Self-driving cars, car sharing and subscription-based vehicle services: these are destined to affect the auto industry in ways that will make the current sales slump and shift from cars to SUVs seem like a bump in the road. Predictions vary widely as to when the sea change in how we think about cars and how they fit into our lives will come, but its inevitable arrival is often portrayed as part of a brighter, safer, cleaner and more efficient tomorrow.
The dark undercarriage of this issue is the insidious effect that the technology, including artificial intelligence, animating changes in our use of cars will have on the nation’s work force. Sci-fi writers have embodied the threat of AI in cyborgs and the creepy computer from 2001: A Space Odyssey. The real threat is far more mundane, yet more powerful than any movie robot. It lies in AI’s creeping effect on the employment prospects of low-skilled workers, and, in turn the ability of the auto industry’s subprime borrower to make good on their loans. Technology advances are accelerating at a time when maturity dates are being extended on both new and used vehicle loans, with an increasing number of borrowers opting for 73-84 month terms on their auto loans. As employers continue to adopt automation, many borrowers may be at risk of losing their jobs before their loans mature.
Unlike previous waves of technological innovation, which lifted lower-skilled workers to better jobs (or at least similar jobs in other industries), the use of AI and automation is expected to simply wipe out lower-level job functions across many different industries, leaving the workers who occupied them few alternatives.
Automation has already eliminated many manufacturing jobs. Trucking is a space of obvious concern. And the retail sector is vulnerable as well. A McKinsey study suggested that over half of retailing activities can be automated. March labor statistics also showed major cuts to retail jobs, which is part of an ongoing trend. While lost coal mining jobs have been the subject of much mythologizing and Presidential attention, between 2001 and 2016, they pale in comparison to job losses at traditional department stores.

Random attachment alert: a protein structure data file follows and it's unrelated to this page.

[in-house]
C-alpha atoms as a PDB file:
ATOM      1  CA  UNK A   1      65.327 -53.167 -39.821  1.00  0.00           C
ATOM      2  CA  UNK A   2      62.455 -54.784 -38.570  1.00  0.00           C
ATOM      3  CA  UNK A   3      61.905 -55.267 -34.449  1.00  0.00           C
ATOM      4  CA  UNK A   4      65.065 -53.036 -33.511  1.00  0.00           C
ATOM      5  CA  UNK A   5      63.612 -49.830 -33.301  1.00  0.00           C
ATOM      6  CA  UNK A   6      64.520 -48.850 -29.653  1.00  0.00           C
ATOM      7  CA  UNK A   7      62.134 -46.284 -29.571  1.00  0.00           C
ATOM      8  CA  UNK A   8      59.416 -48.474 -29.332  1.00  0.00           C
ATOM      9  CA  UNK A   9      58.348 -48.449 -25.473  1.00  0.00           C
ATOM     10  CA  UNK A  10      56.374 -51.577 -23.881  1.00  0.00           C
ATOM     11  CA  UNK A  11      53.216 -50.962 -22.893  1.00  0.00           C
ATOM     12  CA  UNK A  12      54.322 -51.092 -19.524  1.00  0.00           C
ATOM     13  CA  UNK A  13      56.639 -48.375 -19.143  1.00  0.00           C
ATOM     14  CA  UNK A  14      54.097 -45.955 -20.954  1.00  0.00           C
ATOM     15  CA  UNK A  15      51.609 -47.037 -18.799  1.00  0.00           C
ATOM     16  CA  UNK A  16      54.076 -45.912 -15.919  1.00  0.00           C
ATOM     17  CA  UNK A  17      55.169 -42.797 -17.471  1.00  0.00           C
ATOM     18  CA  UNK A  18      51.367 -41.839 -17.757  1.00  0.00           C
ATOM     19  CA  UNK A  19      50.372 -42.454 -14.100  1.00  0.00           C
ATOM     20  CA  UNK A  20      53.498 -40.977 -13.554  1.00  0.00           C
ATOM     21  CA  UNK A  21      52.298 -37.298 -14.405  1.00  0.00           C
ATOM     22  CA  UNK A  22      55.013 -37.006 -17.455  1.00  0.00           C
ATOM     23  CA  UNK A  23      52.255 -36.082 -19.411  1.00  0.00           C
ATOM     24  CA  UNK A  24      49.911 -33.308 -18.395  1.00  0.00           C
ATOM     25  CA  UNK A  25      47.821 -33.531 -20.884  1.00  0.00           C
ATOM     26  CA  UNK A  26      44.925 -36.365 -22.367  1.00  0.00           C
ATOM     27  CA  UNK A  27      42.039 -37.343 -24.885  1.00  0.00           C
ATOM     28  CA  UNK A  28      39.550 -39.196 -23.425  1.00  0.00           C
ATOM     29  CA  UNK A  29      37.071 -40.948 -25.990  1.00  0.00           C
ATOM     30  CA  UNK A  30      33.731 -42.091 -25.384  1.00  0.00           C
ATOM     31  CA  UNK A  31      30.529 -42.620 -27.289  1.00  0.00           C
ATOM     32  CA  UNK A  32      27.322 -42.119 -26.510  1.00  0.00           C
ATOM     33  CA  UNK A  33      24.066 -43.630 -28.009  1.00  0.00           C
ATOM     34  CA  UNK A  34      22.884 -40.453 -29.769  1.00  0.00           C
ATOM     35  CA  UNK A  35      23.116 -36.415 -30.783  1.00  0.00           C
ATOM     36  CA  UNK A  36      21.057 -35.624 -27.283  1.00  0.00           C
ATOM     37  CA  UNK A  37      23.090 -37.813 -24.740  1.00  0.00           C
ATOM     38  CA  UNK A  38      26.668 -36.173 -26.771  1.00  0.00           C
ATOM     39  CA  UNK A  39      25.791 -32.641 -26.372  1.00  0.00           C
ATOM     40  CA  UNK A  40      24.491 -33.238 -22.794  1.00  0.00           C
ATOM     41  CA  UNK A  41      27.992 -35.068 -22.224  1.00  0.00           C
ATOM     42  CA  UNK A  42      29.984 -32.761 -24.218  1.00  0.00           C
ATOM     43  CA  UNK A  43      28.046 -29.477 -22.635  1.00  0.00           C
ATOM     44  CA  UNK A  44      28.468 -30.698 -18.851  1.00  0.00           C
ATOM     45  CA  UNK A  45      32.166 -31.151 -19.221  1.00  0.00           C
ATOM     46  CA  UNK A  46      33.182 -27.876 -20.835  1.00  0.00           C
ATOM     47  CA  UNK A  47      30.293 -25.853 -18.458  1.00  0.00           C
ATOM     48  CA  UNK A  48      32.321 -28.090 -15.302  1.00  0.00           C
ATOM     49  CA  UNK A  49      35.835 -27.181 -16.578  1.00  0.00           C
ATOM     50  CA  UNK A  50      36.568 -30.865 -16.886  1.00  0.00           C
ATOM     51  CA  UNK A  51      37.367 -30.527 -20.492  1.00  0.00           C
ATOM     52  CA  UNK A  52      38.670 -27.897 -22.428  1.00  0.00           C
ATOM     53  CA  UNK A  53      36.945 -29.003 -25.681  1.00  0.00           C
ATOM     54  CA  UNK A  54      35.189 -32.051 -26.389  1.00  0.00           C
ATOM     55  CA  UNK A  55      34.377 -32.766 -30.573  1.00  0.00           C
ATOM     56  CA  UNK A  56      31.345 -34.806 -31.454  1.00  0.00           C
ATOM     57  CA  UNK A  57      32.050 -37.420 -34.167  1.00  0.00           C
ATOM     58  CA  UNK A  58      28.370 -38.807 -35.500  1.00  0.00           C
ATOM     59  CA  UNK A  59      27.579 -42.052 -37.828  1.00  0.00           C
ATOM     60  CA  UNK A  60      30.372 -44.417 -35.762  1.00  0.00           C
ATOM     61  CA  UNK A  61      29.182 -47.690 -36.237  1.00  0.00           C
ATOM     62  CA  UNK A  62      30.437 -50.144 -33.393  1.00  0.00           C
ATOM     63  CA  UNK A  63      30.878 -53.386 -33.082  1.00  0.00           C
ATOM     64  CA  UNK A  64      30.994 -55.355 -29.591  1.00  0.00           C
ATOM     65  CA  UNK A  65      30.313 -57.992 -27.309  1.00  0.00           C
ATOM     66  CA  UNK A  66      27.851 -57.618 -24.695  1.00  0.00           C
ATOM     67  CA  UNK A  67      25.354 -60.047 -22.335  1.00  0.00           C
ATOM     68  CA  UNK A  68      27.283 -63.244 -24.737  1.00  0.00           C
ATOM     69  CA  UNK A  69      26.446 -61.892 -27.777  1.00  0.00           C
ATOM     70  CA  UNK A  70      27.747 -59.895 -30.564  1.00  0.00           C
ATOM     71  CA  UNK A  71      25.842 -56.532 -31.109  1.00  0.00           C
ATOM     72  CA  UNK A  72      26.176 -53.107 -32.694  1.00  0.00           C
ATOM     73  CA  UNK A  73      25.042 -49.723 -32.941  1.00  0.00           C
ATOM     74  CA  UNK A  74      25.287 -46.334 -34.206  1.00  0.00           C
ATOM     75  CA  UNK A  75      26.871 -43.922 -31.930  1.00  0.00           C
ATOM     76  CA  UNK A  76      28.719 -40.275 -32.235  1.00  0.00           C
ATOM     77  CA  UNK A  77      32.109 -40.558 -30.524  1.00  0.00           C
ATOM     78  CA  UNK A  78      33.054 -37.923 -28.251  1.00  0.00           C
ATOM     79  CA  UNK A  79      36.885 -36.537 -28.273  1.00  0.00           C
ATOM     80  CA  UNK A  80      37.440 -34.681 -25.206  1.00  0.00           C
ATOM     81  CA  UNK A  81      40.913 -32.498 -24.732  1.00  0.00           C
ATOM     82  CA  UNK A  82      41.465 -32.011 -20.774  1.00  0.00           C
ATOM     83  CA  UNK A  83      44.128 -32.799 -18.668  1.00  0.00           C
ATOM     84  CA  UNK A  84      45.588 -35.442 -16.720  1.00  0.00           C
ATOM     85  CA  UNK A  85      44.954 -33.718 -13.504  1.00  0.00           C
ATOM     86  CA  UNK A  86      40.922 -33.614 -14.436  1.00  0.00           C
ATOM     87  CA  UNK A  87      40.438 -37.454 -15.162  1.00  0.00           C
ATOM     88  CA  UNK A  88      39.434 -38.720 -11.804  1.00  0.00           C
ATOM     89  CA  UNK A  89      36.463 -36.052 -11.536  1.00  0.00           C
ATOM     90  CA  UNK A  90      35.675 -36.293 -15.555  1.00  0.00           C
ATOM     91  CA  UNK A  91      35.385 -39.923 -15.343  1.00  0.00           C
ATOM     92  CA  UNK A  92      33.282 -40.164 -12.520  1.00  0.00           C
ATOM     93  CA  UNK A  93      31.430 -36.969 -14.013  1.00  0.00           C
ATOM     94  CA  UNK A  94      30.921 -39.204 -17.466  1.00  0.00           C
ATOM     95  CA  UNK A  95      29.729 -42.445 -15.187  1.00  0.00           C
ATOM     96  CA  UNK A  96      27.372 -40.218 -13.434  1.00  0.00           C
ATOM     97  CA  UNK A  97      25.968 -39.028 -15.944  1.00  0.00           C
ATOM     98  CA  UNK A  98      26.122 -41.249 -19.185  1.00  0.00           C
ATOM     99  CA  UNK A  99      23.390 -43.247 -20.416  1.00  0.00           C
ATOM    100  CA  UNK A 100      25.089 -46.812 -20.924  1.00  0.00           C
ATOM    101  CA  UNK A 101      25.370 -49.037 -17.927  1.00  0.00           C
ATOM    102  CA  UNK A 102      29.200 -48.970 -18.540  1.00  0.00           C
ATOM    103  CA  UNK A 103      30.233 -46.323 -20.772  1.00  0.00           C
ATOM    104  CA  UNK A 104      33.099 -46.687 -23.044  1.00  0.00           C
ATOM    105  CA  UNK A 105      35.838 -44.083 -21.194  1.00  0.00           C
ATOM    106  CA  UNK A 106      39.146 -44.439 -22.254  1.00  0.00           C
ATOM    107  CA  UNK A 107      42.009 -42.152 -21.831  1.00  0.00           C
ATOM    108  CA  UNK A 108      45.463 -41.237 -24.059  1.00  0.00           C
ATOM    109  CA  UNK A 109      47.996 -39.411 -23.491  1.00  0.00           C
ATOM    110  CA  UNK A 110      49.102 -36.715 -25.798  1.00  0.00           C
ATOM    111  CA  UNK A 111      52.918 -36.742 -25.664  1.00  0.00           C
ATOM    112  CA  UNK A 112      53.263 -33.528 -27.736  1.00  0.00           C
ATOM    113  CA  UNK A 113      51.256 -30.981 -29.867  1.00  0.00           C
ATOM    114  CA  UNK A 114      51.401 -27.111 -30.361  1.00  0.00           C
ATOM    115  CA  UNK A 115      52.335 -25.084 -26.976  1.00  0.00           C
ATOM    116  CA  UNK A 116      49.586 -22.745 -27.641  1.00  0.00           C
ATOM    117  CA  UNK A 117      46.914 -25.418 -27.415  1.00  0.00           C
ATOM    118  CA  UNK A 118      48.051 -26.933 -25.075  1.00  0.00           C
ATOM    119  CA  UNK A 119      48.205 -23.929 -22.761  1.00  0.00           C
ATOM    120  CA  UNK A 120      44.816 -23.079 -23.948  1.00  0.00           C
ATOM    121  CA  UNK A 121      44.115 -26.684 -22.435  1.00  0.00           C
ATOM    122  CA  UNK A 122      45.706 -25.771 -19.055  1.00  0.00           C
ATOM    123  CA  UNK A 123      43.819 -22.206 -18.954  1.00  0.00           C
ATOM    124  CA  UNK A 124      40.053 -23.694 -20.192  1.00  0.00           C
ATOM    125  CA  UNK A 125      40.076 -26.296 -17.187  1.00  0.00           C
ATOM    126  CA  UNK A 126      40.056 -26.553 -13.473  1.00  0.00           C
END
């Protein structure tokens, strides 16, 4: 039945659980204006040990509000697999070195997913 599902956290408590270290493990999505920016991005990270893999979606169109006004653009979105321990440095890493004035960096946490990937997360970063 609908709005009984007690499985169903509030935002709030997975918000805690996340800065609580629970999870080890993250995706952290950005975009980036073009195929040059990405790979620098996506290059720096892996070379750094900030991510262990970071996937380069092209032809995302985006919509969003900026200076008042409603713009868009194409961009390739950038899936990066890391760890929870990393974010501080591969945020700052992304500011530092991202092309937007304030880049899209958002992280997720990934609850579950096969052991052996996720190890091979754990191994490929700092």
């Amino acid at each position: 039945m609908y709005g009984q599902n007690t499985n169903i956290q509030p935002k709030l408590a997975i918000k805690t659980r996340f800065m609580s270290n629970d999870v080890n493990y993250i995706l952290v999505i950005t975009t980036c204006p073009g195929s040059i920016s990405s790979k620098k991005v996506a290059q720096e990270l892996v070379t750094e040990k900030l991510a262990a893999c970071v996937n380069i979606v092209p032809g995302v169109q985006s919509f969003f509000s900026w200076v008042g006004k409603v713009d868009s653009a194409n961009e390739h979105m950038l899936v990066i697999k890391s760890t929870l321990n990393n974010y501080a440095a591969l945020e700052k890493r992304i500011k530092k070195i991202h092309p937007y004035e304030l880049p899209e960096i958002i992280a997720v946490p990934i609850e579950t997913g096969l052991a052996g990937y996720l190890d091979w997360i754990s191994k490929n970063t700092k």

As a White House report on automation noted, studies have estimated that “83 percent of jobs making less than $20 per hour would come under pressure from automation.” Another study cited anticipated that less-educated workers are more likely to be impacted by automation than highly educated ones. These are the same low-income workers who so often end up as subprime borrowers. As the income disparity stretches between the innovators building self-driving car empires and the workers they have displaced, automation will only exacerbate the divide. Stephen Hawking wrote: “This is inevitable, it is progress, but it is also socially destructive.”
Subprime lending practices should be accounting for this darker effect of technology, and the ever-increasing prospect, as innovation accelerates and loan terms extend, that its effects on borrowers’ employment will ultimately impact loan performance. To the extent they are not, any increased risks that are passed along to borrowers in the future in the form of higher cost loans could be too much for the market to bear, negatively affecting the outlook for subprime auto lending going forward.
Joseph Cioffi is a partner at Davis & Gilbert in New York City where he is Chair of the Insolvency, Creditors’ Rights & Financial Products Practice Group. James Serritella, a partner in the Insolvency, Creditors’ Rights & Financial Products Practice Group of Davis & Gilbert, contributed to this post.